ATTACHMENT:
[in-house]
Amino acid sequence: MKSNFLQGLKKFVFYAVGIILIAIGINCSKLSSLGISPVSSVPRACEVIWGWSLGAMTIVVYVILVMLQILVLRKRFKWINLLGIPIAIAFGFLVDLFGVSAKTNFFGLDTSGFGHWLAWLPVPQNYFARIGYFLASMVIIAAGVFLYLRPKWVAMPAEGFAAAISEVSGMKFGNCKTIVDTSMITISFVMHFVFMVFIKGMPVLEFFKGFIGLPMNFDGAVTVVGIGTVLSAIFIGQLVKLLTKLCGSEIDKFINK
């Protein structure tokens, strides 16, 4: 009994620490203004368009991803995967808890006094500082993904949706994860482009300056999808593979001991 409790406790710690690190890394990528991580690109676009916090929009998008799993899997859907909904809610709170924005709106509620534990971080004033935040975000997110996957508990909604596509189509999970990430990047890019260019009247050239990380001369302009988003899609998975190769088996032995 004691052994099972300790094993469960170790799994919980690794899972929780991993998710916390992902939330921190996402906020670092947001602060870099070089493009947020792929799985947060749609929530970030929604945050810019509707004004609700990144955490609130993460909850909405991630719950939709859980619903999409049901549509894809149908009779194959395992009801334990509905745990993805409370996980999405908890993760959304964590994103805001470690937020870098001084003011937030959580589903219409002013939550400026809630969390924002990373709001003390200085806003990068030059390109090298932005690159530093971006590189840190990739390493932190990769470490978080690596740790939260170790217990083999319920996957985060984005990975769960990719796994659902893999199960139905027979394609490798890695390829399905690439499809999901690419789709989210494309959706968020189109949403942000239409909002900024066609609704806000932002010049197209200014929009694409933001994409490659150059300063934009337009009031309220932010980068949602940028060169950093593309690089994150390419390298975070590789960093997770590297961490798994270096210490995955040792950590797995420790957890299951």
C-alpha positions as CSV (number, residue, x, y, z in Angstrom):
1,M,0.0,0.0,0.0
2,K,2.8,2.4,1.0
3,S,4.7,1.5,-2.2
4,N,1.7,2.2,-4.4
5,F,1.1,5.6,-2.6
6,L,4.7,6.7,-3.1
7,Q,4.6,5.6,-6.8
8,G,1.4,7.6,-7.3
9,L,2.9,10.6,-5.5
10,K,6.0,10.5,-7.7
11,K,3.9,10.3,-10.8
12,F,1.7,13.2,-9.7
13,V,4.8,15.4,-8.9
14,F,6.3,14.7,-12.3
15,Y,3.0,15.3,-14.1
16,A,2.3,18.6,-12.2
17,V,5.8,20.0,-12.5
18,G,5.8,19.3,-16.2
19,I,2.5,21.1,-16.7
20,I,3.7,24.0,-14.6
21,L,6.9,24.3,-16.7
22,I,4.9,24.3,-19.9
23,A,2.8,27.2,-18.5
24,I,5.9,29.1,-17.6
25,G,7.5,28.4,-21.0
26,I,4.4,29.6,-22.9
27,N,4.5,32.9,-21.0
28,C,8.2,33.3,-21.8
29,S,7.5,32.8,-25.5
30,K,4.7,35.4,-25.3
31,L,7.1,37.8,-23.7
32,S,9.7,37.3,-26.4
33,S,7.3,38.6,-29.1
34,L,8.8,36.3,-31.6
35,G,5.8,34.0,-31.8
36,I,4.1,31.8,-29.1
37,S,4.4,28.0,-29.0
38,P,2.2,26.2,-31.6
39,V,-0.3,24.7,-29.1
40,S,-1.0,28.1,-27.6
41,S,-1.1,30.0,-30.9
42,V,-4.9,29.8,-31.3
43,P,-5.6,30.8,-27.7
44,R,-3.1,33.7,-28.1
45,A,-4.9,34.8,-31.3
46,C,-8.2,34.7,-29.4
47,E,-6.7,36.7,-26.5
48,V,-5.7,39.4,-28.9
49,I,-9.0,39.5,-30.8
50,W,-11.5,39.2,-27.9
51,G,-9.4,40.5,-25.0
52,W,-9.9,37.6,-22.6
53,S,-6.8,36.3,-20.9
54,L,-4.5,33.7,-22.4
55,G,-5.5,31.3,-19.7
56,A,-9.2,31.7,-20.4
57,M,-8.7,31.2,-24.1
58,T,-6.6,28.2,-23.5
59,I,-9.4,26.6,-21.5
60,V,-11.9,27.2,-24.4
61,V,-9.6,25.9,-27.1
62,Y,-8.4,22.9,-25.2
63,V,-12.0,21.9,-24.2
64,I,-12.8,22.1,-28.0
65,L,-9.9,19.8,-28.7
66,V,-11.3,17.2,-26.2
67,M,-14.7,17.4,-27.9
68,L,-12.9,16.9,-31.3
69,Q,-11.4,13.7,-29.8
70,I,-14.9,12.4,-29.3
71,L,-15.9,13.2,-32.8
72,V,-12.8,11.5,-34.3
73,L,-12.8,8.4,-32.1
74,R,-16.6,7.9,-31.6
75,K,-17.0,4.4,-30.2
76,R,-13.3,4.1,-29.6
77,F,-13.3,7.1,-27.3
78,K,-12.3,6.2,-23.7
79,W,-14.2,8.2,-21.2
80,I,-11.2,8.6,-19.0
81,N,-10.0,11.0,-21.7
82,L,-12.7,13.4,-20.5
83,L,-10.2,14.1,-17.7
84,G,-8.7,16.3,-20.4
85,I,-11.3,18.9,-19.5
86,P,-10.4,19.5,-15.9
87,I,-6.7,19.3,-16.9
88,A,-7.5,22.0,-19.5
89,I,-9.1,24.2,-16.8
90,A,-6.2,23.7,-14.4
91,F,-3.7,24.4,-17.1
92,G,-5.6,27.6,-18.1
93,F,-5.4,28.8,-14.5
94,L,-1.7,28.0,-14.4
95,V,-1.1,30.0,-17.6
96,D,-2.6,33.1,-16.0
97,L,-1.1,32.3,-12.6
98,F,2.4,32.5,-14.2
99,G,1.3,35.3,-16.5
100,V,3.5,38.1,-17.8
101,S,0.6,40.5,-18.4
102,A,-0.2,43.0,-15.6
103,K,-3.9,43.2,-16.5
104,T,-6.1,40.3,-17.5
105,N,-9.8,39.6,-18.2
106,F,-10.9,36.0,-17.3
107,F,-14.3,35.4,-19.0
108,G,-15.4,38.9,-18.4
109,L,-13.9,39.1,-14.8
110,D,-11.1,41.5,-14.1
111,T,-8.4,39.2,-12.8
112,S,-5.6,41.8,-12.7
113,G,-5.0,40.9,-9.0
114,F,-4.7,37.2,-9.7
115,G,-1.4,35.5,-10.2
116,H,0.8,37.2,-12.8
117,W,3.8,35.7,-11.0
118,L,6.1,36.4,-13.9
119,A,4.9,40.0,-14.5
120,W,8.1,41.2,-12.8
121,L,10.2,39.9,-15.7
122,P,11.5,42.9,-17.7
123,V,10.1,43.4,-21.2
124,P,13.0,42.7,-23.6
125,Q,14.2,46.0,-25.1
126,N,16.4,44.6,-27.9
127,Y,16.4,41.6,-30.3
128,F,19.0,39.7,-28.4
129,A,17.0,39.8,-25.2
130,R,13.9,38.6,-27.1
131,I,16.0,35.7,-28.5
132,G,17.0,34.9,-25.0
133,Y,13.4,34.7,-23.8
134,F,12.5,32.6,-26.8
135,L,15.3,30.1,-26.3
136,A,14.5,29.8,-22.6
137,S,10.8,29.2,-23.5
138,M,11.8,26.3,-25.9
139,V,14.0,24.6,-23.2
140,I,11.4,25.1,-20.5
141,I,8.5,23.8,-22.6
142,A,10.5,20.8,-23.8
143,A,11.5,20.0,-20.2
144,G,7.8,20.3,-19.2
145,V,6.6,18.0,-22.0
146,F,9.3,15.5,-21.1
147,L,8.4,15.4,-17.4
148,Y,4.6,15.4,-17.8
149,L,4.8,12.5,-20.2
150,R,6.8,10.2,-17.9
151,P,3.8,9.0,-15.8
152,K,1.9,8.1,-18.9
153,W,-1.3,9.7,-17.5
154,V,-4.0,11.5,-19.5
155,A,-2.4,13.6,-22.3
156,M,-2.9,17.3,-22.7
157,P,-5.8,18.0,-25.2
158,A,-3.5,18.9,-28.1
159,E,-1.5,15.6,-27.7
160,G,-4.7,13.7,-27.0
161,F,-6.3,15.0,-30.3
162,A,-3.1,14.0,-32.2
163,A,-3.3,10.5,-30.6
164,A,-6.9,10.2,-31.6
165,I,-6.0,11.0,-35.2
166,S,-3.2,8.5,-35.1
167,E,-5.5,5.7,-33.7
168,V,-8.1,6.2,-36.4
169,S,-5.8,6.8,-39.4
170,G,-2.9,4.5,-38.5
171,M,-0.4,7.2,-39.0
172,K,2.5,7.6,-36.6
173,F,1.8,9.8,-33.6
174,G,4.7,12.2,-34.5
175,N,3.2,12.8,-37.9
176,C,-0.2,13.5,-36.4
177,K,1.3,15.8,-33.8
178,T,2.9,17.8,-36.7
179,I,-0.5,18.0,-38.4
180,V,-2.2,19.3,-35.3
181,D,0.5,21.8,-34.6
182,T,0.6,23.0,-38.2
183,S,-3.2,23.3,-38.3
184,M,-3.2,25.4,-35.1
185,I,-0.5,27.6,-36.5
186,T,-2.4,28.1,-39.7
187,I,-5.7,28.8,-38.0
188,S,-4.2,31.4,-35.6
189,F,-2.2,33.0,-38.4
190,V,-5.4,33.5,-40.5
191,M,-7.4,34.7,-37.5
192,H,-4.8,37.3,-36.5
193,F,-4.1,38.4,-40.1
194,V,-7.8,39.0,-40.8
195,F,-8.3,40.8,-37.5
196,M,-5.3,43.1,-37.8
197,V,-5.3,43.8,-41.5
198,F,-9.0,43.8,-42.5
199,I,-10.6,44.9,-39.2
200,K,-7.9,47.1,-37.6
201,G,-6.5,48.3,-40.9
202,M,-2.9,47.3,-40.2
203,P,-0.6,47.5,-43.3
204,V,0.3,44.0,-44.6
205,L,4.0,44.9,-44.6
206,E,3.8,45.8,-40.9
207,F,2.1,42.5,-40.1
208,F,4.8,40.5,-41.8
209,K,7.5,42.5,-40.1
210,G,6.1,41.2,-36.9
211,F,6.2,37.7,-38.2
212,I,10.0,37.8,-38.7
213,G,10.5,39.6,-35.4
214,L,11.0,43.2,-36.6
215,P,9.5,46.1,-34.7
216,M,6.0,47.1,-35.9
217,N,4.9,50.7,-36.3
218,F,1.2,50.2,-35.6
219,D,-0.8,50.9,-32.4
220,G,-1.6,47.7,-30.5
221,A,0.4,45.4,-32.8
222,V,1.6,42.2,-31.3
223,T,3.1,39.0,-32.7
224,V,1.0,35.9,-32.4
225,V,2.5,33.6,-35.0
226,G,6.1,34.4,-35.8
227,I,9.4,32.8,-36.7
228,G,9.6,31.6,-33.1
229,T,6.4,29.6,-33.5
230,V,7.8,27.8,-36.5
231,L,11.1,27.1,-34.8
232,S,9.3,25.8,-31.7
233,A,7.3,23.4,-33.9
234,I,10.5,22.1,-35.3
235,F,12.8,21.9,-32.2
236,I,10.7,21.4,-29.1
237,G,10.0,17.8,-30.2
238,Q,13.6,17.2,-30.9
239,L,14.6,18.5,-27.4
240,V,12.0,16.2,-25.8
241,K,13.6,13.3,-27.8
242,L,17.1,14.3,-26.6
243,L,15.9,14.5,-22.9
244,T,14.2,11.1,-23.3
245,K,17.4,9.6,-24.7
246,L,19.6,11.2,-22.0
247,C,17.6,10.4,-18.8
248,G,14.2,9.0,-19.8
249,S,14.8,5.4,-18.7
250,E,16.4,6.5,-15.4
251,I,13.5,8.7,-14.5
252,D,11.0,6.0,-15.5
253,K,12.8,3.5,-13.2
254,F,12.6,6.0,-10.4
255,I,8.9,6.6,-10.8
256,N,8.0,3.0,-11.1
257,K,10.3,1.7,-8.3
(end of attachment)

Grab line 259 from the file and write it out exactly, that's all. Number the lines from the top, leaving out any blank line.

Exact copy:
255,I,8.9,6.6,-10.8